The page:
Generally, test and measurement equipment needs a certain period of warm-up time to reach a thermal equilibrium that allows for low thermal drift. That is also true for the programmable decade resistor. I’m especially interested in the warm-up time with all relays off as well as with many relays on. I chose a value of 100 kΩ for the latter.
(For simplicity I decided against using latching relays, however that would have been a better choice performance-wise as mentioned before. Due to the additional power dissipation in the relay coils the curves will look different.)
The programmable resistor decade mainboard has two temperature sensors that can be read remotely via SCPI. To have a more complete picture I’ll also use the SCPI thermometer (previous project, https://hackaday.io/project/190792-scpi-thermometer) to sample the ambient temperature. So let’s collect some datapoints and plot a few curves.
Temperature rise with all relays disabled (input off). Temperatures on the primary y-axis also in °C
Unfortunately, I had to correct a simple error in the test program so the unit was already on for a few moments, explaining parts of the gap between the internal and the ambient temperature. Also, the internal temperature sensors are not nearly as precise as the sensor used in the SCPI thermometer, so a certain deviation/offset between both sensors is expected. The temperature rise is fairly limited and it takes about one hour to see most of the temperature rise. According to the measurement it would likely take more than two hours for the unit to reach a thermal equilibrium. That being said, the steadily rising ambient temperature limits my confidence in the measurement, but hey, it's good enough.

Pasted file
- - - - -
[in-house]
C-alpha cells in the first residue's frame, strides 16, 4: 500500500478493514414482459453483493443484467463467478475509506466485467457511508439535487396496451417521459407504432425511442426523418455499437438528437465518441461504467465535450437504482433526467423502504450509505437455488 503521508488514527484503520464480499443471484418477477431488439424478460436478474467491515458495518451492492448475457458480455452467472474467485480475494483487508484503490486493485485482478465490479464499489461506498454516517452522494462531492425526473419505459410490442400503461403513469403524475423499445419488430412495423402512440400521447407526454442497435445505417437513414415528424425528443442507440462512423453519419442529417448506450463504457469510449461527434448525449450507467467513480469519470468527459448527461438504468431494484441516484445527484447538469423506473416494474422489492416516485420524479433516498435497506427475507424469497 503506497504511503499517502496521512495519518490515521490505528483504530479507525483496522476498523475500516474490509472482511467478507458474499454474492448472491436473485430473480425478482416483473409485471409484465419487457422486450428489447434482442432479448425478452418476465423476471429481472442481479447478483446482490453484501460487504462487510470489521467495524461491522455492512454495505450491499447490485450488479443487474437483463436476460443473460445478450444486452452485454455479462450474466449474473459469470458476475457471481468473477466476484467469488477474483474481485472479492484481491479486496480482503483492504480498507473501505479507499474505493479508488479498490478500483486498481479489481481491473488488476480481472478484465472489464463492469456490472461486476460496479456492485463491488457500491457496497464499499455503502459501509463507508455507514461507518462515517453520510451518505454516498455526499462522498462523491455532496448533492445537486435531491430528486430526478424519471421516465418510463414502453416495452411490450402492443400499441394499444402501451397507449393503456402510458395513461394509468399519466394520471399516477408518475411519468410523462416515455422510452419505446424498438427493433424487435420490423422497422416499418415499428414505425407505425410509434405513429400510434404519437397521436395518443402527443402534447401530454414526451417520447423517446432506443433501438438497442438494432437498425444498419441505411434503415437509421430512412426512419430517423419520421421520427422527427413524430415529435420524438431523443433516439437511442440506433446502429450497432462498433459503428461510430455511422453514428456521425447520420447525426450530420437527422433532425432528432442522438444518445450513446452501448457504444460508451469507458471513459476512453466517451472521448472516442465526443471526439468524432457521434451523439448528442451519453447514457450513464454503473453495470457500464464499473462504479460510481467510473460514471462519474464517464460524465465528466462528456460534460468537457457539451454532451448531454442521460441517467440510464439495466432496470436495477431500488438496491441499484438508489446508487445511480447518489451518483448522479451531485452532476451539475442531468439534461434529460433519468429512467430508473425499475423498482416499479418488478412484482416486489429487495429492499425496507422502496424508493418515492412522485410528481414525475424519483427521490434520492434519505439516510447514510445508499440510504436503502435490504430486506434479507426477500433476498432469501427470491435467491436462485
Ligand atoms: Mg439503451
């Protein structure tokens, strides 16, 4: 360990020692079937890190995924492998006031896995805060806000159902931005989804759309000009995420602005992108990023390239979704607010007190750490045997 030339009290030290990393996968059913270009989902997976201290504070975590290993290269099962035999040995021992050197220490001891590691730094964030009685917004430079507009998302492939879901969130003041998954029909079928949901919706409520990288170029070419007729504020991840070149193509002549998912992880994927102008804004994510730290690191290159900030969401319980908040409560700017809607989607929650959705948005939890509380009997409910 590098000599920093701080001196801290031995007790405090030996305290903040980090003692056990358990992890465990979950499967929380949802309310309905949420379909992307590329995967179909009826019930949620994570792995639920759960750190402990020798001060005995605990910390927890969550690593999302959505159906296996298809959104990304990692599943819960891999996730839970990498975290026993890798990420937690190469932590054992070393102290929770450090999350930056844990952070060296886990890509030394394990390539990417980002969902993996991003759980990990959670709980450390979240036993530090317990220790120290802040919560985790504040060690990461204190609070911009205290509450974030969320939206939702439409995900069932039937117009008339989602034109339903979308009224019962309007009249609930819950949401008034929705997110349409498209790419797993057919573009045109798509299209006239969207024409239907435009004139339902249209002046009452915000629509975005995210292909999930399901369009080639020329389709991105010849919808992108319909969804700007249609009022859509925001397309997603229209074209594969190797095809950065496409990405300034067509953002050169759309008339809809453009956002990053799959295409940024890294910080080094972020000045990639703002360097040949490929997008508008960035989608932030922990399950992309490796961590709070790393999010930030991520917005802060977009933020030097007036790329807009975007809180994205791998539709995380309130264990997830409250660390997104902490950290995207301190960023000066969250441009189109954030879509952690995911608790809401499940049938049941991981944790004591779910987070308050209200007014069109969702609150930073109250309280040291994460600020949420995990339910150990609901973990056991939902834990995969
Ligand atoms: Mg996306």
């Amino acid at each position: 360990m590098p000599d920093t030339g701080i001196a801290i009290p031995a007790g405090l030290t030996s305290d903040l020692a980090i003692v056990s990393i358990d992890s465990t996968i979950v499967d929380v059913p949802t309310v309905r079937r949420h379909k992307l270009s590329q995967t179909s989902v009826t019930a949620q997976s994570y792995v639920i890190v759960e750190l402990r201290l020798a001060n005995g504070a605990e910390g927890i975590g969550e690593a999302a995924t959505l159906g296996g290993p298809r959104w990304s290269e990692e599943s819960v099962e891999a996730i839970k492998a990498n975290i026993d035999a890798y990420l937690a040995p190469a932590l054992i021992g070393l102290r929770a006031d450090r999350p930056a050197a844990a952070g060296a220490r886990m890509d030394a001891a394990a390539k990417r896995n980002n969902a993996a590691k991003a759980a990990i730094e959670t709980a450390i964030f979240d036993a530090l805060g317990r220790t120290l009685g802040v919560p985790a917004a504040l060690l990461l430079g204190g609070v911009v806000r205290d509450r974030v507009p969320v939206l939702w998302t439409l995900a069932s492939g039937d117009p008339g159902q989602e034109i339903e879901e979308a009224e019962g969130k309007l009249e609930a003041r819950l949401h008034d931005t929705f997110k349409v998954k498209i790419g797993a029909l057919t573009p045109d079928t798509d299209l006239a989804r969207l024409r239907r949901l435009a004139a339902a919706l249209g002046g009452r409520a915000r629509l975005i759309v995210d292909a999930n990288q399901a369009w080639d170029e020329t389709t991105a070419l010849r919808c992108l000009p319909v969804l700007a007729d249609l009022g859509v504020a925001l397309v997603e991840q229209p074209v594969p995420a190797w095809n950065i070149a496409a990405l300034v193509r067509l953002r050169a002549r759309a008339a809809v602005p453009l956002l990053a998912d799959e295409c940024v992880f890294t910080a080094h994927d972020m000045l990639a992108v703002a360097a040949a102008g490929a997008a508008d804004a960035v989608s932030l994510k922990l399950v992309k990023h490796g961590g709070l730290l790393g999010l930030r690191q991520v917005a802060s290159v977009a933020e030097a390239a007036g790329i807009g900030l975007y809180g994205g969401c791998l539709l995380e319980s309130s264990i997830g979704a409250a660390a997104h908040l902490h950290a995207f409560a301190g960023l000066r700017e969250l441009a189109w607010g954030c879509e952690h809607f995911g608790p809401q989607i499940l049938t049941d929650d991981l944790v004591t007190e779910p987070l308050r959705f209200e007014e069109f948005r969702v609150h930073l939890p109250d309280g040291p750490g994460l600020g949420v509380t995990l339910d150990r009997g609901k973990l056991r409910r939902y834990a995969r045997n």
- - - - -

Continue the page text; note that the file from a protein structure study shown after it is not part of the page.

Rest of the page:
Note: The small (positive) temperature peaks likely came from the laptop fan that switched on intermittently, although the ambient temp sensor was about 1 m away from the laptop and not (directly) in the airflow. Also, I did the measurement on a day with significant solar radiation that heated up the room.
I tried to optimize the measurement protocol for the second more interestingly scenario with 100 kΩ at the input (only partially successful, I guess). Here it is:
Temperature rise with input enabled and set to 100 kΩ. Temperatures on the primary y-axis also in °C
As expected the power dissipation of the relays and the power supply, 2 W or thereabouts, increases the internal temperature significantly. Compared with the previous scenario, the final temperature increase has roughly trippled, and is now at about 8°C. After 30 min, the internal temperature rise is already at ~80% of and after one hour effectively at the final temperature. The dip in the ambient temperature was likely caused by temporarily opening a door.
My conclusion is: Wait at least 1 hour with the input enabled and at something like 10 or 100 kΩ before going through the calibration procedure. And this is what we'll do in the next log.